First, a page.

Friday links: regression to the mean vs. the Dunning-Kruger effect, #overlyhonestsyllabus, and more

Also this week: the talks from the ASN virtual meeting, nature vs. nature photographers, Slate Star Codex reborn, and more.

From Jeremy:

This sounds like trolling, but it’s from Stephen Heard who is definitely not a troll, so: what if going to online-only classes (as many colleges and universities have done) has made those classes better? I doubt it–I think Stephen’s overestimating the proportion of students for whom the upsides outweigh the downsides. But go read Stephen and see what you think.

The Dunning-Kruger effect is not a thing. It’s just regression to the mean. Will add this to my list of statistical vignettes for teaching intro biostats.

All the talks from the recent ASN virtual meeting “in” Asilomar are now available on YouTube.

Writing in Science, Laura Stark reviews Janice Nimura’s new biography of Elizabeth Blackwell, the first woman to receive a medical degree in the US. I know nothing of Blackwell, who sounds like a difficult figure to place into any of the usual heroic overcoming-of-obstacles narratives we like to tell about scientific and medical pioneers. Elizabeth Blackwell was indeed a pioneer who overcame massive discrimination–but she herself was a pro-slavery racist who believed that women and men weren’t equal. She also seems to have benefited greatly from collaborative work with her sister, while also publicly disavowing her sister.

Popular blog Slate Star Codex is back under a new name on Substack. Here’s the backstory. The author has decided to reveal his name (which you’ll have to click through to discover).

I’m tempted to write something like this in my next syllabus just to keep the folks tasked with approving syllabi on their toes. πŸ™‚

It me. πŸ™‚

It also me. πŸ™‚


Multa novit vulpes. πŸ™‚

5 thoughts on “Friday links: regression to the mean vs. the Dunning-Kruger effect, #overlyhonestsyllabus, and more

  1. The Dunning-Kruger effect sounds true. In fact, it sounds truer than the truth. How might remove this fable? Editing the wikipedia page would be a start but wikipedia bases truth on what the consensus of lay people think is true and the consensus is the Dunning-Kruger effect is real, artificial sweeteners are safe, WMDs were in Iraq, and Anna Nicole married for love.

    • That’s not, of course, how Wikipedia works. The linked article has a couple journal articles linked, which’d be enough for Wikipedia to note the existence of the effect is disputed, which is now does:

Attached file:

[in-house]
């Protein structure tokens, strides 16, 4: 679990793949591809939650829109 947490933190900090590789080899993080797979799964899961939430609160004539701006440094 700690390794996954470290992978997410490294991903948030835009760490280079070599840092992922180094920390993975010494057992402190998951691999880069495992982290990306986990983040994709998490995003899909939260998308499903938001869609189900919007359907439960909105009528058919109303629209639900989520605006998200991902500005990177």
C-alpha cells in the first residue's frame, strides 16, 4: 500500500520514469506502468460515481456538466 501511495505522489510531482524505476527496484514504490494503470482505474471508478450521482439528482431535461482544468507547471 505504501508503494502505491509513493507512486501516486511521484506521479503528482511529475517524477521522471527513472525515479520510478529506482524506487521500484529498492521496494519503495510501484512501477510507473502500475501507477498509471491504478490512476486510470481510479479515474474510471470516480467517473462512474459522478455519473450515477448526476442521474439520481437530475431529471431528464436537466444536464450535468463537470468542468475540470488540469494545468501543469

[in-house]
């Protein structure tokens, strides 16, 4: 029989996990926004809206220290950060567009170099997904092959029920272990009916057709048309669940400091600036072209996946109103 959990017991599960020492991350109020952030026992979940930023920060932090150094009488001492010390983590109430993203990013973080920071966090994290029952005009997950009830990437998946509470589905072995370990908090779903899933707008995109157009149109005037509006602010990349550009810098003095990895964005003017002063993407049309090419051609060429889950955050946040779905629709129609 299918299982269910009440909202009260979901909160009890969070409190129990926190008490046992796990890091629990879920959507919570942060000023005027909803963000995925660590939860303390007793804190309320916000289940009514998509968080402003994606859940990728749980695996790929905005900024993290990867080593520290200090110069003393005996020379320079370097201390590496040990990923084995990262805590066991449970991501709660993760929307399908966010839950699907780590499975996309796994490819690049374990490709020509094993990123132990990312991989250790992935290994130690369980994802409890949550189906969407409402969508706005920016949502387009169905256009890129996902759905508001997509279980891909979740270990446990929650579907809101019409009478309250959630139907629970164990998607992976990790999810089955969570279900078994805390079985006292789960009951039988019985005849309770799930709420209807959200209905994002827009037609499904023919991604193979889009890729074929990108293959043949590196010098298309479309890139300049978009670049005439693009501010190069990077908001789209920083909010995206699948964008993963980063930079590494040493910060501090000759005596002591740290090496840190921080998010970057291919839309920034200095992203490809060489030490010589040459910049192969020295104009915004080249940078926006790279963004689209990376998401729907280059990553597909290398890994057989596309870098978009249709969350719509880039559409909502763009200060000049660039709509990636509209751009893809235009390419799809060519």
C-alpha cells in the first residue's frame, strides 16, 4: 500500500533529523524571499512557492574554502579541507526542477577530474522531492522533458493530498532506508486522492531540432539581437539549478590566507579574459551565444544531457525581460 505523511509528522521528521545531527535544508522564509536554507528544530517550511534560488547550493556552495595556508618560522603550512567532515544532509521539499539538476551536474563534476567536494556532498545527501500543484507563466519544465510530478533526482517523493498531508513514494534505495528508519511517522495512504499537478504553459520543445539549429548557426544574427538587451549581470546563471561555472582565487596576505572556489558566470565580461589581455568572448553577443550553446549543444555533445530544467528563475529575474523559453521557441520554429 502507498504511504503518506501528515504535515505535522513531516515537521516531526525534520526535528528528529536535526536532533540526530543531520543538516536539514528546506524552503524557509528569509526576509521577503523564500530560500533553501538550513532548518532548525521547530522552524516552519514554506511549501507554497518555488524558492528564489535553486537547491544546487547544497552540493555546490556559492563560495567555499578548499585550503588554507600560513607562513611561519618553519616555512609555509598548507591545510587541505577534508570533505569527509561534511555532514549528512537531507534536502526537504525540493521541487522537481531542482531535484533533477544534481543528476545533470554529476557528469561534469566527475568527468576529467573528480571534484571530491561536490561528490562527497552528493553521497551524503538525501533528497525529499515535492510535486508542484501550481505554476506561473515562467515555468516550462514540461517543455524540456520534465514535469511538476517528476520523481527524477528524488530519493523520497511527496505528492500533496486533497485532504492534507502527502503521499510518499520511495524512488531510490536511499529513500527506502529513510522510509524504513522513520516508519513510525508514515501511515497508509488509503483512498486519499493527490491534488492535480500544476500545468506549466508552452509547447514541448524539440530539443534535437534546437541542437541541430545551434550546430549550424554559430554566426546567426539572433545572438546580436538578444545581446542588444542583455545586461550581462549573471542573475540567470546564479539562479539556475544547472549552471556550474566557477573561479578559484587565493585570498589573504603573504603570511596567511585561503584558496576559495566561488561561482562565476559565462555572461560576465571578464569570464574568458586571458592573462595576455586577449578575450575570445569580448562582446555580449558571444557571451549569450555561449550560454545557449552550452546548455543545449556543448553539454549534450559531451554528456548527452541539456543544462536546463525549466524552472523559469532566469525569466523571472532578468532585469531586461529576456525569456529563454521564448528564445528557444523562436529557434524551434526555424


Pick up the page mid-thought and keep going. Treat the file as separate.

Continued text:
And the talk page reveals some attempt to understand whether its existence is disputed or debunked at this point, which is reflected in the article. If one is able to navigate that (e.g., with recent published reviews or something) it could help a lot. It’s in a pretty strong state of flux at the moment.

  2. The Dunning-Kruger effect is not a thing. It’s just regression to the mean.

    I don’t think it has anything to do with regression to the mean; that was an extra bit from the writer which was, as far as I can tell, irrelevant. (I found the article a bit annoying because it never actually explained the statistical argument; I had to read the linked articles and do some simply simulations and plots to figure it out.)

    The real problem is that test scores are bounded by 0 at the low end and 1 (or 100) at the high end. So if you assume that all people are equally accurate (or confused) about how well they do on your test of their ability at some task — and are equally unbiased — then people who score around 0.5 will give you estimates in some (symmetric) range scattered about 0.5. People who score very low will give you estimates “biased” upwards, because they can’t estimate a score 1.

    I’m not sure it necessarily means that something like the Dunning-Kruger effect is nonexistent, but it does imply that the standard methods that have been used to measure it can’t discriminate between a real effect and the simple effects of upper and lower bounds on the possible measurement values.

    • I don’t think hard bounds on the range of possibilities are essential to the argument Peter. After all, regression to the mean is still a thing even for (say) data drawn from a normal distribution, which is an unbounded distribution. Stated loosely, regression to the mean is just “if you happen to sample an observation that’s far from the mean, the next observation you sample will tend to be closer to the mean than the previous one”.

      • The point is that regression to the mean is not what’s going on here, nor are repeated observations. (Neither of the two papers linked to in that post mentions regression to the mean.)

        Consider people who scored 0.5 and estimate their score with a dispersion of 0.2: they’ll report estimates mostly within 0.3-0.7, with a mean of 0.5. But people who scored 1.0 will report estimates mostly within 0.8-1.0 (and never more than 1.0), so the mean of their estimates will be less than their true score. The opposite effect happens for people whose true score is 0. The effect gets weaker as true scores get closer to 0.5. And so you get the Dunning-Kruger effect, or something very like it: people with low (true) scores tend to “overestimate” their scores, while people with high (true) scores tend to “underestimate” them.

        Here’s some R code to demonstrate the effect, taken from Cosma Shalizi’s Pinboard bookmark for that post (which is where I learned about it):

        n <- 1000
        s <- 1
        actual.raw <- rnorm(n)
        perceived.raw <- actual.raw+rnorm(n,sd=s)

        buckets <- cut(actual.raw,

        perceived <- 100*ecdf(perceived.raw)(perceived.raw)
        actual <- 100*ecdf(actual.raw)(actual.raw)

        plot(x=actual, y=perceived, cex=0.1)
        pch=16, col="blue")
        abline(0,1, col="grey")

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